18 February One of the sweetest developments is this one. He can and does express his love for us. 我鍾意你 , 我好鍾意你 , 我 最鍾意 … 雪糕 ! (Or nuunuu) We get to discuss why, a chance for me to tell him I’m in his corner and love what he does, when he’s 乖 “obediant”. I will also say and he hasn’t adopted it, 我最惜你 “I most cherish/kiss you”.
2 March Is he dreaming in English? He said something like, “I don’t want that,” and another English phrase. :(
8 March We were away for 12 days in California which I relish as solid mostly Chinese days for Evan. We were at LAX waiting for a shuttle bus to our car rental and I told him to look for a bus with an “H” in the sign because the rental company is Hertz. Without my prompting, he called it “Hert-zee” which is so Chinese and hilarious!
We marveled, as we do, at the palm trees in LA which I told him were called “pom”-樹, a deliberate deviation from “palm” and I thought my naming cactus “拮-tus” was kind of ingenious, blending in the word for “sharp” and it still sounds like cactus at “gut-tus”. Alas, we didn’t use it that often.
13 March For a month we’ve known he says “paa6 paa” instead of “haa6 paa” for chin (下巴), haha.
When he refers to a chocolate chip as a 啡色拮拮 “brown pointy”, I don’t correct him because he gets to entertain a world where things are named as they appear and also because I don’t want to arm him with the word for “chocolate” and “chips”!
24 March His manners are coming in, by observation of me more than drilling. He can be prompted to say hi, bye, good morning (早晨), good night (早㪗). And particularly nice, thank you (多謝), and today – “you’re welcome” (唔使) in response to a thank you. The first time I heard him use “you’re welcome”, he said I look nice in the floral bathing suit I was wearing, as he does when I wear something more colourful. That in itself is really sweet and I said 多謝 and he said 唔使! I told NPY later and it’s not quite the right context but I know he’s picked it up the phrase from me.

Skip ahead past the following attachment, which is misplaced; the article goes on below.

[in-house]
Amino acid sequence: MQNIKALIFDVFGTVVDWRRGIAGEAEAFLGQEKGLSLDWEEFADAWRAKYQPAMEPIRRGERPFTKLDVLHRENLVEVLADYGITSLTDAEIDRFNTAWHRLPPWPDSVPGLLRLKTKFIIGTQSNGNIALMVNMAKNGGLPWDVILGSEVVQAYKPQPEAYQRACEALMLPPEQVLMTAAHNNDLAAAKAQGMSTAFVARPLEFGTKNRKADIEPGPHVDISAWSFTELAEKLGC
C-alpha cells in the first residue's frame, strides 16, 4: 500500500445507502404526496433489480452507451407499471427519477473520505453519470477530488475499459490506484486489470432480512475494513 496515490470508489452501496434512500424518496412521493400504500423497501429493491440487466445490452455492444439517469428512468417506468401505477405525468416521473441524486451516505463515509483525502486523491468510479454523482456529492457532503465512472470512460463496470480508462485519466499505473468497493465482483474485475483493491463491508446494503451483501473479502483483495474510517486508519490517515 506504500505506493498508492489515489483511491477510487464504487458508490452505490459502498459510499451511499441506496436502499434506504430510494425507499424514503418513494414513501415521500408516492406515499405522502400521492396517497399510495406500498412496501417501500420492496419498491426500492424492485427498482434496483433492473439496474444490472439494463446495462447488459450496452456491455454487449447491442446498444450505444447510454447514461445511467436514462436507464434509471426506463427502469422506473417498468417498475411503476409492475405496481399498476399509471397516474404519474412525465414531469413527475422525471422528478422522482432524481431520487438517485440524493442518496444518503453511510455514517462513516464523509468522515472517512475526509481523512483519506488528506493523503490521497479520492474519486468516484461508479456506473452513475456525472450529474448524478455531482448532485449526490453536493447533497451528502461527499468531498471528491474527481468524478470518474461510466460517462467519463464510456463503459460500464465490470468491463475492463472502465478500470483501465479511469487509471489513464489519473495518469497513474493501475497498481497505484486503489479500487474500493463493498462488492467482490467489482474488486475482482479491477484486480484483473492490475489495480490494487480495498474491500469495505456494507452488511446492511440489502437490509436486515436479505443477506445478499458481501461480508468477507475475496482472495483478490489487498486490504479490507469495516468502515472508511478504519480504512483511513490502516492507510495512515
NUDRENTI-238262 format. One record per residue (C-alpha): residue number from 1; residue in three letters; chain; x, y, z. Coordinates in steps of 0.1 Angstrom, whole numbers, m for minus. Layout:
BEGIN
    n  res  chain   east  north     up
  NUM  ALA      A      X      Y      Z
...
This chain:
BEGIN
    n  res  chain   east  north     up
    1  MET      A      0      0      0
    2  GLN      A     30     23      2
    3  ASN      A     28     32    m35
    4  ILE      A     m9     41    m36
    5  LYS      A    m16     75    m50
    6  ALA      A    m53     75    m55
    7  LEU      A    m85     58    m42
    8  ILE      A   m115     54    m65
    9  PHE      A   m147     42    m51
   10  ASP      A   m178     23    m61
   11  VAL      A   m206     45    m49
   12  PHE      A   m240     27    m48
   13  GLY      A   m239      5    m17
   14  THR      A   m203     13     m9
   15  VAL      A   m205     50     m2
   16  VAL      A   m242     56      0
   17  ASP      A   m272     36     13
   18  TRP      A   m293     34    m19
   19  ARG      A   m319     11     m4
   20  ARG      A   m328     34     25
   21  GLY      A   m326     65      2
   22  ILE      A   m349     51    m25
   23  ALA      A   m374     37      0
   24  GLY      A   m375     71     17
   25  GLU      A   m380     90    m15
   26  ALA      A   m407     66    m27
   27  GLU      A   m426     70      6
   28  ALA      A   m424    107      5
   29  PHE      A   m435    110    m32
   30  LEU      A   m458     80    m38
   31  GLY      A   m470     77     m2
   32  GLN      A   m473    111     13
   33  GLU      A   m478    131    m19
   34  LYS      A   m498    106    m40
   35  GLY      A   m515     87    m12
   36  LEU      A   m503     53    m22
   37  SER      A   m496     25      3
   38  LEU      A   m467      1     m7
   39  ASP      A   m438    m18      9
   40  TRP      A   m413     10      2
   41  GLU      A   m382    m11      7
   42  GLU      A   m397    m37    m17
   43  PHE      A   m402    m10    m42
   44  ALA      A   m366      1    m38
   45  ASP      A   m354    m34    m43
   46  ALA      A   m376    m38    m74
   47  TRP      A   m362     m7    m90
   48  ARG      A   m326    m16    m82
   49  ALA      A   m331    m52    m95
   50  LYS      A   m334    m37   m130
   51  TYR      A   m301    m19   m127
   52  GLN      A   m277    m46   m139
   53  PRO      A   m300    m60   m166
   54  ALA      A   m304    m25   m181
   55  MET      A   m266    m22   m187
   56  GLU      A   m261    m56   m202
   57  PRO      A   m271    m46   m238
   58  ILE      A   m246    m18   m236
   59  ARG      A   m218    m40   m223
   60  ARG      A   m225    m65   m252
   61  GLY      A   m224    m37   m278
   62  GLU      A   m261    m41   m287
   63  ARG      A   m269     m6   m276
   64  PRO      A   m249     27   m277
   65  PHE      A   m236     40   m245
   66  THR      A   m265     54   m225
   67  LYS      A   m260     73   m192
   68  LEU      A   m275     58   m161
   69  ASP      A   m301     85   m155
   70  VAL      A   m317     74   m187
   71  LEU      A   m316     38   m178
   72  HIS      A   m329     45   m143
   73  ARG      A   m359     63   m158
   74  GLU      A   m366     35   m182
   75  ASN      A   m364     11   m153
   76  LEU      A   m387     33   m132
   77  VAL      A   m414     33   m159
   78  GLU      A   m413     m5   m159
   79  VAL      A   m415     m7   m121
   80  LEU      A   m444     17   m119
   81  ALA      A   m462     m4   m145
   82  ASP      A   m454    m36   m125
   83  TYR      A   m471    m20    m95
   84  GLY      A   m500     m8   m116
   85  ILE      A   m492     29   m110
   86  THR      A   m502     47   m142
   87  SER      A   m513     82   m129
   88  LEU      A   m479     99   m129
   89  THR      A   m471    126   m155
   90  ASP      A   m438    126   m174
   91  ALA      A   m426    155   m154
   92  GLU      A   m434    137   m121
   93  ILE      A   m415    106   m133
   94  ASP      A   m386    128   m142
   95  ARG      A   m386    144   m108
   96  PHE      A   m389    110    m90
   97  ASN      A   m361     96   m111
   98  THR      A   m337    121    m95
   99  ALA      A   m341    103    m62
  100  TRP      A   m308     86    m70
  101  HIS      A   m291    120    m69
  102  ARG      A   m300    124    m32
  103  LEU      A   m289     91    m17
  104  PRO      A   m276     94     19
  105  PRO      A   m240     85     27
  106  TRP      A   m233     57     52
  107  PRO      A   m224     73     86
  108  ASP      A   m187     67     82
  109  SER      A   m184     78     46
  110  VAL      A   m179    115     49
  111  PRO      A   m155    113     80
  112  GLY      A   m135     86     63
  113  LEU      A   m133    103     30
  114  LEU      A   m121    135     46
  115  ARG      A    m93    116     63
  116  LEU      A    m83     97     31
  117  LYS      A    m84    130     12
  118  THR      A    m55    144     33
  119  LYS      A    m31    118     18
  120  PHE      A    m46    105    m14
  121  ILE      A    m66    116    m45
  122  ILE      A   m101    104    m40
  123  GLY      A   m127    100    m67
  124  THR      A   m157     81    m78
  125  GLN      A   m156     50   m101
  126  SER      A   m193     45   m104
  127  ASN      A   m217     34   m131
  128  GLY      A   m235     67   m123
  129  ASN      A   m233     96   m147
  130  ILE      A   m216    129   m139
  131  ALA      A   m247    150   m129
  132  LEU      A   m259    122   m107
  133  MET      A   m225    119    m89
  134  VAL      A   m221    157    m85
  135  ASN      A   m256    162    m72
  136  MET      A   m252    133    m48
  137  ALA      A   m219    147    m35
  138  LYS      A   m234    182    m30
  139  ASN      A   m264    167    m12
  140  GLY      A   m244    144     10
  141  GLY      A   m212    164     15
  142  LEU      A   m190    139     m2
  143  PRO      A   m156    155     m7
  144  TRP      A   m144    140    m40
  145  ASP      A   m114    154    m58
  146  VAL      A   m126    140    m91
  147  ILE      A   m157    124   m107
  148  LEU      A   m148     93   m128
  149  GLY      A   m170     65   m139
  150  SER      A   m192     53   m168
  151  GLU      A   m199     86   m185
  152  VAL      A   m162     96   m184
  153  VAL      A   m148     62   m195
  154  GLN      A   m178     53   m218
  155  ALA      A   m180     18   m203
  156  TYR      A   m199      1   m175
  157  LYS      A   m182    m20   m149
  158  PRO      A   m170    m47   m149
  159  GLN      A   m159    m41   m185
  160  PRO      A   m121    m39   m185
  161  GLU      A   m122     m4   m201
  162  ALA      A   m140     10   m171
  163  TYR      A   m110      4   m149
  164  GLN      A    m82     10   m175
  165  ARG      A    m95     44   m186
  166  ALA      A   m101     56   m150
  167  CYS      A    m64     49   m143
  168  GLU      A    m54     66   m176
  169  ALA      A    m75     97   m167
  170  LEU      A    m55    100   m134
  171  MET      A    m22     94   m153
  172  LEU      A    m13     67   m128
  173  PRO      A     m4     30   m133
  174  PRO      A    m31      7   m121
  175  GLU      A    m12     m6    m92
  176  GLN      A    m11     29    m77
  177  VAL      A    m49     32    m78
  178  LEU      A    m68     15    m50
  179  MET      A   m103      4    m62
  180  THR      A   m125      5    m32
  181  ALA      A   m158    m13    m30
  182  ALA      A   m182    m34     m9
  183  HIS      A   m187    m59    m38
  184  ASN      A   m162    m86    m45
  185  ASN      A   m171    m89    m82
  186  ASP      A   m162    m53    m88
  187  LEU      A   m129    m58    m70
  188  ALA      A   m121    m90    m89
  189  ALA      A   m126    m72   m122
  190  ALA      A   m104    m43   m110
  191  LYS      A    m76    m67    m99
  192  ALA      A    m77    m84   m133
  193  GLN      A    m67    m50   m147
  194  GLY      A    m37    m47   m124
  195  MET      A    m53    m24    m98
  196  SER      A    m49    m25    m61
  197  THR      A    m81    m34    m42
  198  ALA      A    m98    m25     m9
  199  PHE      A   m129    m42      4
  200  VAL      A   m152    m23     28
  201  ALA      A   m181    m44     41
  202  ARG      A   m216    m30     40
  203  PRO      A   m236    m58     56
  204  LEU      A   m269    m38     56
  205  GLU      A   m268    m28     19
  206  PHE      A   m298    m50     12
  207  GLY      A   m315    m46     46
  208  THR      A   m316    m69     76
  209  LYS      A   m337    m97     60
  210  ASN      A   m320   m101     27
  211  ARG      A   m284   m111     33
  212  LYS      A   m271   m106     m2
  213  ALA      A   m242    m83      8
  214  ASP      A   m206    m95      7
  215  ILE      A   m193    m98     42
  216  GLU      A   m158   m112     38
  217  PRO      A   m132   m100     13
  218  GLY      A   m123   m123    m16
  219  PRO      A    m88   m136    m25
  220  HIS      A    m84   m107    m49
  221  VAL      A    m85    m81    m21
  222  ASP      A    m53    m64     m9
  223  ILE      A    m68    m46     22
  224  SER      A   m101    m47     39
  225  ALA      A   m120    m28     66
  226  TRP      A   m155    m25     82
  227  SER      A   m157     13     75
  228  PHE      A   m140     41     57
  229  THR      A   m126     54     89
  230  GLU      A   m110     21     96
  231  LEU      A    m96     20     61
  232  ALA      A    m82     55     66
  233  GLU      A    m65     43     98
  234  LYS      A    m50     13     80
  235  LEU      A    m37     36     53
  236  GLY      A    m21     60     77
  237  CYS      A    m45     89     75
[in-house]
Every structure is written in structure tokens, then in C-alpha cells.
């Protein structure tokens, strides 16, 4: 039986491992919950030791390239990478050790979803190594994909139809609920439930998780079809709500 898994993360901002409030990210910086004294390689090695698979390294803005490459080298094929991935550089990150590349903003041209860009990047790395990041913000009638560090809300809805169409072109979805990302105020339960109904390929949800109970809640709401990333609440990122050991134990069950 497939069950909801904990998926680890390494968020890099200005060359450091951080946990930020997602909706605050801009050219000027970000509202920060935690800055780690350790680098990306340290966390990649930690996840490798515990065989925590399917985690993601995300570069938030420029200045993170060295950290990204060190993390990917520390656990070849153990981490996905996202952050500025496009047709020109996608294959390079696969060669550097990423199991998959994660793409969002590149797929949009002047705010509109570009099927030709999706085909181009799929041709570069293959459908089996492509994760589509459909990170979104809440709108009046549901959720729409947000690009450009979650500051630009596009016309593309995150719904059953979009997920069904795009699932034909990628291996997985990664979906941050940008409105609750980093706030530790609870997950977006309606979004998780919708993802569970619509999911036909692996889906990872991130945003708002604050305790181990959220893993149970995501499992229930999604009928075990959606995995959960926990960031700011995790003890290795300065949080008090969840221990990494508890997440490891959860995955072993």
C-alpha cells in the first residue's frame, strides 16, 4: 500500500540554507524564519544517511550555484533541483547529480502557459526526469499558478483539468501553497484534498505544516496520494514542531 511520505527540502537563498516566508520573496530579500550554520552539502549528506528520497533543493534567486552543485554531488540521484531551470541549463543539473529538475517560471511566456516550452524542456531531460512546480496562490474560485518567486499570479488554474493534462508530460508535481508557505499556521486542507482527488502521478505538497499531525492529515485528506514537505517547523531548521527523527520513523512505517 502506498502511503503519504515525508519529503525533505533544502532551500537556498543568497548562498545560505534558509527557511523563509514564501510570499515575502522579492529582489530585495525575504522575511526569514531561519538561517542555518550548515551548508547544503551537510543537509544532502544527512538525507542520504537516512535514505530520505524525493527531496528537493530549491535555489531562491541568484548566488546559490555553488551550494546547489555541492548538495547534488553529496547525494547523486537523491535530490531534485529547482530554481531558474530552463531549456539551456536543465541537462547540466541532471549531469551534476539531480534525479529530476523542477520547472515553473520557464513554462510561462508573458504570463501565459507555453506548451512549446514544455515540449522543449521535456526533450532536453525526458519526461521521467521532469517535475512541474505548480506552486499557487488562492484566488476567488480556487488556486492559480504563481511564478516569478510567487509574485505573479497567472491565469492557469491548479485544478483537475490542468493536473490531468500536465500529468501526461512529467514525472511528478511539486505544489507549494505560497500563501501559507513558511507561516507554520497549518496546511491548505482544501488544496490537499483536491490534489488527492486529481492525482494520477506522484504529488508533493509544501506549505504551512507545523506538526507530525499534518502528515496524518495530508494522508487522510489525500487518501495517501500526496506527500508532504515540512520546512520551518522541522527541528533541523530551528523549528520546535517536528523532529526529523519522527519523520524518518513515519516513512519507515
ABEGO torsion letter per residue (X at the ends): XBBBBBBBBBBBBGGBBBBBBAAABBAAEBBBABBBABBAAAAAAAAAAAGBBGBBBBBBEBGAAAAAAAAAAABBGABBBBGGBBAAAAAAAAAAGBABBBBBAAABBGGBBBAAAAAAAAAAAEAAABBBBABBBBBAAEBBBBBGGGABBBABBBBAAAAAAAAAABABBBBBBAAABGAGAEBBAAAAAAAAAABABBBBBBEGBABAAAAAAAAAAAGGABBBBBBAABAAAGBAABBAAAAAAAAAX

I had to look it up. Literally, if you just say 唔哂, it means, “you don’t have to” which is an odd thing to teach to a child. But it looks like it’s a short form of the full phrases, “no need to (politely) thank” 唔使唔該, “no need to thank” 唔使多謝, “no need to be so polite” 唔使客氣.
25 March During our California trip, we would be done morning activities and lunch so late he was practically desperate to rest, once begging us to start driving the car. He would say he’d keep his eyes open for a bit (when I told him to nap and he wasn’t quite ready yet) and then announce he was going to start resting and sure enough, he was eyes closed and wriggling a little bit of be comfortable but spot on!